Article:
The 5-HT1B receptor is located on human chromosome 6q13 and is concentrated in the basal ganglia, striatum and frontal cortex. The receptor is negatively coupled to adenylyl cyclase. The receptor was originally defined by its pharmacology and, due to species differences in the binding affinity of key ligands such as the b-adrenoceptor antagonist, cyanopindolol (which has a higher affinity for the rat and mouse homologue, table 1), was thought to exist only in rodents. More recently, the amino acid sequence of the receptor has been characterised and found to be 93% identical overall and 96% identical within the transmembrane domains with that of the 5-HT1Db receptor, a close homologue found in higher species, with similar distribution and function.1 Indeed, the differences in the pharmacology of these two homologues are now attributed to the mutation of a single amino acid in the transmembrane spanning region.1 Thus, it has recently been agreed to classify the receptors as species homologues of the same receptor termed h5-HT1B (formerly 5-HT1Db) and r5-HT1B with the h and r prefix referring to the human and rat species respectively.6
Studies have established that the terminal autoreceptor controlling 5-HT release in both the rat, guinea pig and man is of the 5-HT1B type.1 It has therefore been argued that selective antagonists might prevent 5-HT negative feedback via this site, increasing extraneuronal 5-HT as do SSRI antidepressants. However, the first potent (pKD 9.9) and selective 5-HT1B/1D antagonist7 to be reported, GR 127935, decreased extraneuronal 5-HT in the brain when administered systemically to guinea pigs. This may be due for to its partial agonist activity at the 5-HT1B receptor8 or due to the presence of 5HT1D receptors on the raphe acting as somatodendritic autoreceptors9 at which GR 127935 also has agonist properties.10 This interpretation is supported by the failure of the recently characterised selective silent 5-HT1B antagonist, SB-224289 (pKD 8.0 >60 fold selective over 5-HT1D and other receptors, table 1), to increase 5-HT release in the frontal cortex.11 Preliminary evidence suggests that a small population of 5HT1B receptors may also act as somatodendritic autoreceptors in the raphe.12 In addition to its actions as an autoreceptor, the 5-HT1B receptor may act as a terminal heteroreceptor controlling the release of other neurotransmitters, such as acetylcholine, glutamate1 and dopamine.13 With the exception of GR 127935 and SB-224289 and GR 5556214 (table 1), there are few selective antagonists for the 5-HT1B receptor. The most commonly used, pindolol, cyanopindolol (table 1) and SDZ 21009 are equipotent at the 5-HT1A receptor, where they have antagonist or partial agonist properties, and are more potent as b-adrenoceptor antagonists1 (table 1) while isamoltane, has approximately 30 fold selectivity for the 5HT1B over the 5HT1A receptor, but also has greater affinity for b-adrenergic receptors.15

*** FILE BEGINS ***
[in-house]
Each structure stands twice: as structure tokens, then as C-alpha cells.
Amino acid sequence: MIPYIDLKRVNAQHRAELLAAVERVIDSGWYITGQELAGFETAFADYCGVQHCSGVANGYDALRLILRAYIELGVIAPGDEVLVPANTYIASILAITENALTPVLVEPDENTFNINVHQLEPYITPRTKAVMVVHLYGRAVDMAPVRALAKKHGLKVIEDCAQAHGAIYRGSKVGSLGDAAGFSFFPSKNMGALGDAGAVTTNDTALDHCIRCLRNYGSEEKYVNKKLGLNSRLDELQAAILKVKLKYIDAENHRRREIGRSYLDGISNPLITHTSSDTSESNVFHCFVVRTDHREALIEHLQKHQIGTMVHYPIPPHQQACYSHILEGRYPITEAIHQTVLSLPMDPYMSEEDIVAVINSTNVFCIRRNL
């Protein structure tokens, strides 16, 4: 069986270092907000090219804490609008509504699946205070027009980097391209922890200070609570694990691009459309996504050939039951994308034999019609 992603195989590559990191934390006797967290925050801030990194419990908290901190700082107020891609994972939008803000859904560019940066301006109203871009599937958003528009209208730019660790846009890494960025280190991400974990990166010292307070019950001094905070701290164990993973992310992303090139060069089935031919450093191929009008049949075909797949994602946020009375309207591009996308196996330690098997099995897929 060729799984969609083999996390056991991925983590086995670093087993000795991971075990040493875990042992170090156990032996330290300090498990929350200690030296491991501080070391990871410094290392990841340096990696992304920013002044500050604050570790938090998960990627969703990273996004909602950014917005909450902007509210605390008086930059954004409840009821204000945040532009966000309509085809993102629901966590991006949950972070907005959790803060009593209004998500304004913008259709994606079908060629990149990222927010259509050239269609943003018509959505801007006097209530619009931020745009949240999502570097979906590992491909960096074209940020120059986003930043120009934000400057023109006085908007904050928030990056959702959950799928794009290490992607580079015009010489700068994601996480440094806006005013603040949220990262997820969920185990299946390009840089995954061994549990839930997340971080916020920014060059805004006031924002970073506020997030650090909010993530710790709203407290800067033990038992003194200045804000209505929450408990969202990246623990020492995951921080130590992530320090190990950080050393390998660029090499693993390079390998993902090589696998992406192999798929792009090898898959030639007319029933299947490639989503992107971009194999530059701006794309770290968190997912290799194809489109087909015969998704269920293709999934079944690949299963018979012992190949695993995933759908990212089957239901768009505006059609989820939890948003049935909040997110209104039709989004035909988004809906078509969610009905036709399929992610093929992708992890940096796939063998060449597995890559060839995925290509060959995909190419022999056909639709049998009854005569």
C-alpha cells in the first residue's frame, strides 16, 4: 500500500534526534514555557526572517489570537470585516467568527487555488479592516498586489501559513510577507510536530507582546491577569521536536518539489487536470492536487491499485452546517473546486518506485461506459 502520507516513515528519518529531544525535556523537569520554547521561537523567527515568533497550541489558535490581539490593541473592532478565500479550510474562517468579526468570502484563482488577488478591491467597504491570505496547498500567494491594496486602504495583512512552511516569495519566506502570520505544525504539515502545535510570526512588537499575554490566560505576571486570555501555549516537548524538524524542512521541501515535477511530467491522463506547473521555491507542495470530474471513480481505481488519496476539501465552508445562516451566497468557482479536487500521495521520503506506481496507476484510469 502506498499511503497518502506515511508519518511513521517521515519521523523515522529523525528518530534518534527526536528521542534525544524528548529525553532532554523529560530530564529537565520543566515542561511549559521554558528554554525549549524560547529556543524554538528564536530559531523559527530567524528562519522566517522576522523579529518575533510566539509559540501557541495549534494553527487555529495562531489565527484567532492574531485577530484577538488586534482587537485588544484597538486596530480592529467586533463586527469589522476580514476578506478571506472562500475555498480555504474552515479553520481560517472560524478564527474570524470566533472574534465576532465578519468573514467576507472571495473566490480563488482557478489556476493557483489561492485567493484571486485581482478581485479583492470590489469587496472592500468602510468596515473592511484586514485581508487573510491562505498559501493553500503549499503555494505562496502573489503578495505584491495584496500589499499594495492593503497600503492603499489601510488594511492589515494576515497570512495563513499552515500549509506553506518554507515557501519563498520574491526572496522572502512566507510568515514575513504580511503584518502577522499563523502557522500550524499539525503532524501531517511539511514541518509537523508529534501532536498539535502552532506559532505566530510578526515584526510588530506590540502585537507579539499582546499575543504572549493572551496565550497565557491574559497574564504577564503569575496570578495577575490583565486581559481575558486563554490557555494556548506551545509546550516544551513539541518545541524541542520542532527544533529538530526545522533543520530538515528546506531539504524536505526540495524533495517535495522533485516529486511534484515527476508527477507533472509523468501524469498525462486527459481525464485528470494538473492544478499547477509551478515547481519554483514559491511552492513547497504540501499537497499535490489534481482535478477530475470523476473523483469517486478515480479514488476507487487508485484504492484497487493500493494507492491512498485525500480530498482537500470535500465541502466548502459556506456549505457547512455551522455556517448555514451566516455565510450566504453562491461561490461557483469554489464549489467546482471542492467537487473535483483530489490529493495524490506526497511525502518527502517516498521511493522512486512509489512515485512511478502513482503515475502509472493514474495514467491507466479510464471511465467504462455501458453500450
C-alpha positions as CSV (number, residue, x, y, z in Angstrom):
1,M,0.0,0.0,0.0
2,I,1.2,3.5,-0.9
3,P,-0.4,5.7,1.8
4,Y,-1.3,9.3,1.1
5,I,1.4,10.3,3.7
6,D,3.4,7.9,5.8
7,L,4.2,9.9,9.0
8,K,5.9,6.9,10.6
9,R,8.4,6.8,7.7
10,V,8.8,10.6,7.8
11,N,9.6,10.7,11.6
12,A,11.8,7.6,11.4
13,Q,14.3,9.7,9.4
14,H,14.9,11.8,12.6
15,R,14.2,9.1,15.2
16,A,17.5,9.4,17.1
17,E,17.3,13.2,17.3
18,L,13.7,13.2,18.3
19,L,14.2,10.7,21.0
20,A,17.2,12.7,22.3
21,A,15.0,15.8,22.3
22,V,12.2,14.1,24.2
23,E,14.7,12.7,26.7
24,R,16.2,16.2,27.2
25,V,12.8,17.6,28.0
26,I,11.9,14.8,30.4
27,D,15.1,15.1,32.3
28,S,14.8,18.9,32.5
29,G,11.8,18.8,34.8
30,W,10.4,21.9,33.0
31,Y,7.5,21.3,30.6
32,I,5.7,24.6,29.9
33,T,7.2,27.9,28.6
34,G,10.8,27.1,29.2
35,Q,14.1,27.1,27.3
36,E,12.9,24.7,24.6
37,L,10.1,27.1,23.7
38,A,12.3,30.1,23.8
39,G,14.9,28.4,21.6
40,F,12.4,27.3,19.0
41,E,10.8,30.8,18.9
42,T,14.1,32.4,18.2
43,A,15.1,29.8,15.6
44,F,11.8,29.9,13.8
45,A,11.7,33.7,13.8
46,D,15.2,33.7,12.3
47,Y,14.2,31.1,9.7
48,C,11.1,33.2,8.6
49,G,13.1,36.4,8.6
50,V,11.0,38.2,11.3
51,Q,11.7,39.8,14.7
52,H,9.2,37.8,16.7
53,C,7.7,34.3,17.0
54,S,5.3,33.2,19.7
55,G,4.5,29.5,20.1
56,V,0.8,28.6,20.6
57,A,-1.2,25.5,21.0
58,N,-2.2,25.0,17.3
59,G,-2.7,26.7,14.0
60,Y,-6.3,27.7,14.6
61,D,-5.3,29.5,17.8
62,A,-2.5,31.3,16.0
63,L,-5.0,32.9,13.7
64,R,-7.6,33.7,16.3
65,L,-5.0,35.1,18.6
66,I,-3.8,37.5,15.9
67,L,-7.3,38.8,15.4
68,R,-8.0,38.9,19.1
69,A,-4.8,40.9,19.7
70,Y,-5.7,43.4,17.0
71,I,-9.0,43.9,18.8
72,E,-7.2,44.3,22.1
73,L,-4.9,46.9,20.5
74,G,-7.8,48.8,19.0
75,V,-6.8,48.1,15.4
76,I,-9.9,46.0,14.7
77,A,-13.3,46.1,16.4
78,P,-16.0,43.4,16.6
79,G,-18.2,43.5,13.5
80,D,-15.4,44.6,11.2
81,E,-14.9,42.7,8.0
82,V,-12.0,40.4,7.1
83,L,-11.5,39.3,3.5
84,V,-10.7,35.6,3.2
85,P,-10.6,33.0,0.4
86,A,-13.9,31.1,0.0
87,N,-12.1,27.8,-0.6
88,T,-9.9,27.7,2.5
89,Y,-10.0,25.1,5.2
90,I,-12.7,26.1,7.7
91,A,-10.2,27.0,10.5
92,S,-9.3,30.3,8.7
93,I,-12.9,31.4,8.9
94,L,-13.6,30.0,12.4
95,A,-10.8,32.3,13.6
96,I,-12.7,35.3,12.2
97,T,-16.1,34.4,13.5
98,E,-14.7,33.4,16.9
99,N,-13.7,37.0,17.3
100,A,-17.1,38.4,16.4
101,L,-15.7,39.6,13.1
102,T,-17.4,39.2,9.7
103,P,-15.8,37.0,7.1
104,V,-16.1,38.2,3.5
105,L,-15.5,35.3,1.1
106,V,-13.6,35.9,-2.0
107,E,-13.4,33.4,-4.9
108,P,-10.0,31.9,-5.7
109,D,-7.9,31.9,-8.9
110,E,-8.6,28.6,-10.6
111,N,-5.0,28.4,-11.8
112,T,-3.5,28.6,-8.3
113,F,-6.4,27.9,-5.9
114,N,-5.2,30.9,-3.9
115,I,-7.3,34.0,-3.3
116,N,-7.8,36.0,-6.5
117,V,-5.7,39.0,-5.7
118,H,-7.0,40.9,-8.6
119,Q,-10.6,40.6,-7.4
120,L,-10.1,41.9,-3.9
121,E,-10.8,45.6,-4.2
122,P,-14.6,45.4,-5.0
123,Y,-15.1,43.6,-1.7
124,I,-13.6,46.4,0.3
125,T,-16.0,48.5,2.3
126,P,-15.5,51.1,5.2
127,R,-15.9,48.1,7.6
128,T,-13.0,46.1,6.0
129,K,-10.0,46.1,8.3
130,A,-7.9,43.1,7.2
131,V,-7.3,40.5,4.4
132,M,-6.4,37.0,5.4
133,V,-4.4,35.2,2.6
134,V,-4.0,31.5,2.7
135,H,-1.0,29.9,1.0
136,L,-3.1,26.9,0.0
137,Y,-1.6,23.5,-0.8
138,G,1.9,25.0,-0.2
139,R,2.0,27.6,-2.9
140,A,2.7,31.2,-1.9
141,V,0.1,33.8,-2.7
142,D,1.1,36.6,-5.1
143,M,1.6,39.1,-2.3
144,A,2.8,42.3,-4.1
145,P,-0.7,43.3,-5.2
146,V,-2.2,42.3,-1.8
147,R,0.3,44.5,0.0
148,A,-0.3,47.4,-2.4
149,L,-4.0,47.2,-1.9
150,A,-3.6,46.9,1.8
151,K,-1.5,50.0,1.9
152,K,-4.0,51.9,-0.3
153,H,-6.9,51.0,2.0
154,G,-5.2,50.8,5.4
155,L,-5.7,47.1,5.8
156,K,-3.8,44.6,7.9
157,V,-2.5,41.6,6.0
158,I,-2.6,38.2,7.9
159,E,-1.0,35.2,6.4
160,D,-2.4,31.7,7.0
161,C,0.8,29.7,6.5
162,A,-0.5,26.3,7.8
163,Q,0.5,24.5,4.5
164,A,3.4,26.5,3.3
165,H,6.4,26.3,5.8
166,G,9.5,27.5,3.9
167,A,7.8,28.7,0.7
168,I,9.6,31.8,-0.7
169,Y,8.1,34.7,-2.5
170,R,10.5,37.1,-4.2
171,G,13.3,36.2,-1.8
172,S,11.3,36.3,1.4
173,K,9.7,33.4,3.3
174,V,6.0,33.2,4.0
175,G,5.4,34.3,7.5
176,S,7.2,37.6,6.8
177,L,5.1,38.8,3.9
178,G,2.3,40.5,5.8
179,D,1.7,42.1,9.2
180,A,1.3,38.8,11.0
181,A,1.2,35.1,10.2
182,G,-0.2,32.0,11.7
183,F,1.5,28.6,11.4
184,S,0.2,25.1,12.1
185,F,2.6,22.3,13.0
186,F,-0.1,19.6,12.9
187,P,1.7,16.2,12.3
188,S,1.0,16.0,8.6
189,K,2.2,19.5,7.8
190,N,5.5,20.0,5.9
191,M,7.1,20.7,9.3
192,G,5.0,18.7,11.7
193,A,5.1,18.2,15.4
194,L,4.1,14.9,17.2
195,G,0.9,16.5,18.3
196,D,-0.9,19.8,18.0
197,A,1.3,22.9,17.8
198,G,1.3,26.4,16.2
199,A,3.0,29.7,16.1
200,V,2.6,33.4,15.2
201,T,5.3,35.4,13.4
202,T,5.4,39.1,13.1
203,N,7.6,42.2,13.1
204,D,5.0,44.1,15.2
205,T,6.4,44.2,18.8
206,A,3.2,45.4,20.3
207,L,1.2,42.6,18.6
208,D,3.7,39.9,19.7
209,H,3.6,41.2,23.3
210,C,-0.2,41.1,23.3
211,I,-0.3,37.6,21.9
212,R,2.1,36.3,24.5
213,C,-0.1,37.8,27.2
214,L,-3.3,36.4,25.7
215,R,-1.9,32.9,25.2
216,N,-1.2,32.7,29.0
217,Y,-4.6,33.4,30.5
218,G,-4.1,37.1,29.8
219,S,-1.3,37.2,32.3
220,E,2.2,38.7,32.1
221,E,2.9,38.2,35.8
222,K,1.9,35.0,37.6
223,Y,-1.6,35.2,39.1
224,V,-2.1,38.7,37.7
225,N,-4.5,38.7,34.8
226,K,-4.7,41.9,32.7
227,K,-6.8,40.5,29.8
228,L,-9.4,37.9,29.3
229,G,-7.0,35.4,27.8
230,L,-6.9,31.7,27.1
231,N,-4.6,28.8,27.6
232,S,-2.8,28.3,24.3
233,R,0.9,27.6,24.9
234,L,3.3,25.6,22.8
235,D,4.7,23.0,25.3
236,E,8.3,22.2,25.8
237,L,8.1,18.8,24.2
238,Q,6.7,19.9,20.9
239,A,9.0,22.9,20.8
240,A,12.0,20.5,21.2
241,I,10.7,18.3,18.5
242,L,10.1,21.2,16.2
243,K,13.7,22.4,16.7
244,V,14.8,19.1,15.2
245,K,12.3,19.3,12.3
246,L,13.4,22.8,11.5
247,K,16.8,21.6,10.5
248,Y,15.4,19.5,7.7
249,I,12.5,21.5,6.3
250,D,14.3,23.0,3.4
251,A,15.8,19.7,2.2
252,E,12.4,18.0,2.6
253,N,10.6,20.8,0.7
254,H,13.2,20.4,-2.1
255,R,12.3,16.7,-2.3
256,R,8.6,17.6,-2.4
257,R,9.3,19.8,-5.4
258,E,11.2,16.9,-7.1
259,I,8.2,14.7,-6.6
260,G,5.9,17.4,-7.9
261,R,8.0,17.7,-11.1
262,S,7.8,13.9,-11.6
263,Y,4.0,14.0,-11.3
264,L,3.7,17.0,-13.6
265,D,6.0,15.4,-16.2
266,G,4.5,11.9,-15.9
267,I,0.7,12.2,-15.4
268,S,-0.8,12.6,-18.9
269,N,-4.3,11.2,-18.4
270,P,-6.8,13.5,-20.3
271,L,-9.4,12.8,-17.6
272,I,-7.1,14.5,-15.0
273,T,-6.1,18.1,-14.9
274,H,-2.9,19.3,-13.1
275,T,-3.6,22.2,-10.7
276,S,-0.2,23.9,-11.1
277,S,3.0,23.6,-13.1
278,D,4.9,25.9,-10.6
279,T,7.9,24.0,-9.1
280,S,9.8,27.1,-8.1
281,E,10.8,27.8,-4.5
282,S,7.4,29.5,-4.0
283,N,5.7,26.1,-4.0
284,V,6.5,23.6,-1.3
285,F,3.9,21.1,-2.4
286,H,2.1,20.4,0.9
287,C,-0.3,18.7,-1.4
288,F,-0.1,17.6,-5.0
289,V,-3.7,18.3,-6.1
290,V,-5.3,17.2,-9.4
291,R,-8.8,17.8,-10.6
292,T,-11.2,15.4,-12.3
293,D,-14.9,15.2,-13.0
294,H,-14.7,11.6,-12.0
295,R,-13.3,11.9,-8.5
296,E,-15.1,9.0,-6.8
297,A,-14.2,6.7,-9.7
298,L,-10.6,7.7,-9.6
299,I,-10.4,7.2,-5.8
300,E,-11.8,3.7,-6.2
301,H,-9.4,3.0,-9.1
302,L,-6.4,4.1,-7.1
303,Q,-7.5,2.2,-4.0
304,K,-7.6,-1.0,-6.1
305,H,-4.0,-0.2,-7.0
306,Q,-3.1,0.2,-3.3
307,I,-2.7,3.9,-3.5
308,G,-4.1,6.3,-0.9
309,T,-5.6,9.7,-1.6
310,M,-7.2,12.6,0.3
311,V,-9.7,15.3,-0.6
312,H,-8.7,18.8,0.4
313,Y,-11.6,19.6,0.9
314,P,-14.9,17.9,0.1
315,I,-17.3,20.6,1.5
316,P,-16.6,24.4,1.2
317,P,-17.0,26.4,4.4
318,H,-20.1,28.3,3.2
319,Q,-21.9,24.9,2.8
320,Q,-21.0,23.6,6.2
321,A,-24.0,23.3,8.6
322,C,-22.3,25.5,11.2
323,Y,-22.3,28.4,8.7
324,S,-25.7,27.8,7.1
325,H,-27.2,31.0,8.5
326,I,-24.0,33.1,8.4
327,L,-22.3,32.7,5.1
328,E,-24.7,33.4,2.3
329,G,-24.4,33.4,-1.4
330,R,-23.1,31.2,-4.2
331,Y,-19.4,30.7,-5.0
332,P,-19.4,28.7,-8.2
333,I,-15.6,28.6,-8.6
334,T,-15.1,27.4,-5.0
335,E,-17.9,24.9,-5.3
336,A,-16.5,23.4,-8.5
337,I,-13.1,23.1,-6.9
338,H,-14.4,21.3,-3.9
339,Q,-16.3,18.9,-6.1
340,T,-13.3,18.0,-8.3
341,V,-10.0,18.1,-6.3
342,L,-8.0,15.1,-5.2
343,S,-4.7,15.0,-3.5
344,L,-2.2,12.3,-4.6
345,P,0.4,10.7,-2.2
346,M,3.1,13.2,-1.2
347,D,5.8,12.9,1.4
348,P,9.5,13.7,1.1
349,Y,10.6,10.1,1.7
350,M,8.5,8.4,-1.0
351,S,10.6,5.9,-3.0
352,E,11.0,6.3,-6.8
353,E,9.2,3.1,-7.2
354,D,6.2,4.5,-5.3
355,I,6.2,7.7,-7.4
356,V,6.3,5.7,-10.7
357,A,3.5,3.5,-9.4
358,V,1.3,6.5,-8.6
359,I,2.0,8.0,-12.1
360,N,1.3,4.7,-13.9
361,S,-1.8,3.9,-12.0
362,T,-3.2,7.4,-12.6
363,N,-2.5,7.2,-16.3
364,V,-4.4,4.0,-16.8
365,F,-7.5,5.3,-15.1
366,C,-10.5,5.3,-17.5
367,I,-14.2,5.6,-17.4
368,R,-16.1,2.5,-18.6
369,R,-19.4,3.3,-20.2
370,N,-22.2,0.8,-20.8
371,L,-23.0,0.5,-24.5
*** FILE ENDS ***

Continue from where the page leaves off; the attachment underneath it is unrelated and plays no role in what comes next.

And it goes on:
Stimulation of central postsynaptic 5-HT1B receptors in mice,16 but not rats,17 causes hyperlocomotion while penile erection and hypophagia are also reportedly 5-HT1B receptor mediated on the basis of the pharmacological studies carried out to date.3 Postsynaptic 5-HT1B receptor activation in another species, the guinea-pig is reported to induce hypothermia,18 while the hypothermic response to 5HT1B agonists in the rat remains to be fully characterised.19 The putative 5HT1B receptor agonist, anpirtoline, has analgesic and antidepressant-like properties in rodents20 and it is of interest that mutant mice lacking the 5-HT1B receptor are reported to be both highly aggressive21 and have an increased preference for alcohol.22
Interest in 5-HT1B receptor agonists has been generated by the antimigraine properties of sumatriptan, a non selective 5-HT1D and 5-HT1B receptor agonist with low selectivity against other receptors in functional studies1, 23 (table 1). This compound may act either via constriction-mediating 5HT1B receptors on cerebral arteries or by blocking neurogenic inflamation and nociceptive activity within trigeminovascular afferents. This latter action has been argued to be 5HT1B receptor-mediated as protein extravasation induced by trigeminal ganglion stimulation is blocked by sumatriptan, the selective 5-HT1B receptor agonist, CP-93,129 (>100 fold selectivity over 5-HT1A, h5-HT1B and 5-HT2 receptors,24 table 1) and the close structural analogue of sumatriptan, CP-122,288,25 in wild type, but not in mutant mice lacking the 5-HT1B receptor.26 However, while 5-HT1B receptor mRNA has been detected in rat, only 5-HT1D mRNA was detected in the guinea pig and human trigeminal ganglia.25 Thus, in man the antimigraine properties of sumatriptan may be either 5-HT1B or 5HT1D receptor-mediated (although see section on 5-HT1F).
RU 24969 was the first reported full agonist at the 5-HT1B receptor, but, in binding studies, it is only 5 fold selective over the 5-HT1A and 5-HT1D1 receptor. CGS 12066B, a compound of a different structural class, also possesses over 10 fold selectivity over the 5-HT1A receptor in functional studies and is a full agonist,27 while anpirtoline has only five fold selectivity in binding assays.20 Trifluoromethylphenylpiperazine (TFMPP) and m-chlorophenylpiperazine (mCPP, table 1), are both poorly selective partial agonists.27 Other selective 5-HT1B agonists characterised include MK 464,28 and the brain penetrant agonists, BW 311C90,29 SKF 99101H,30 and GR 46611.18 The most potent agonist reported is L-694,247 (pKD 10.0),31 while 5(nonyloxy)tryptamine has the greatest selectivity over the 5-HT1A receptor.32 None of these, however, differentiates between the 5-HT1B and the 5-HT1D receptor subtypes and only MK 464 and 5-(nonyloxy)tryptamine have pronounced selectivity over the 5HT1A receptor.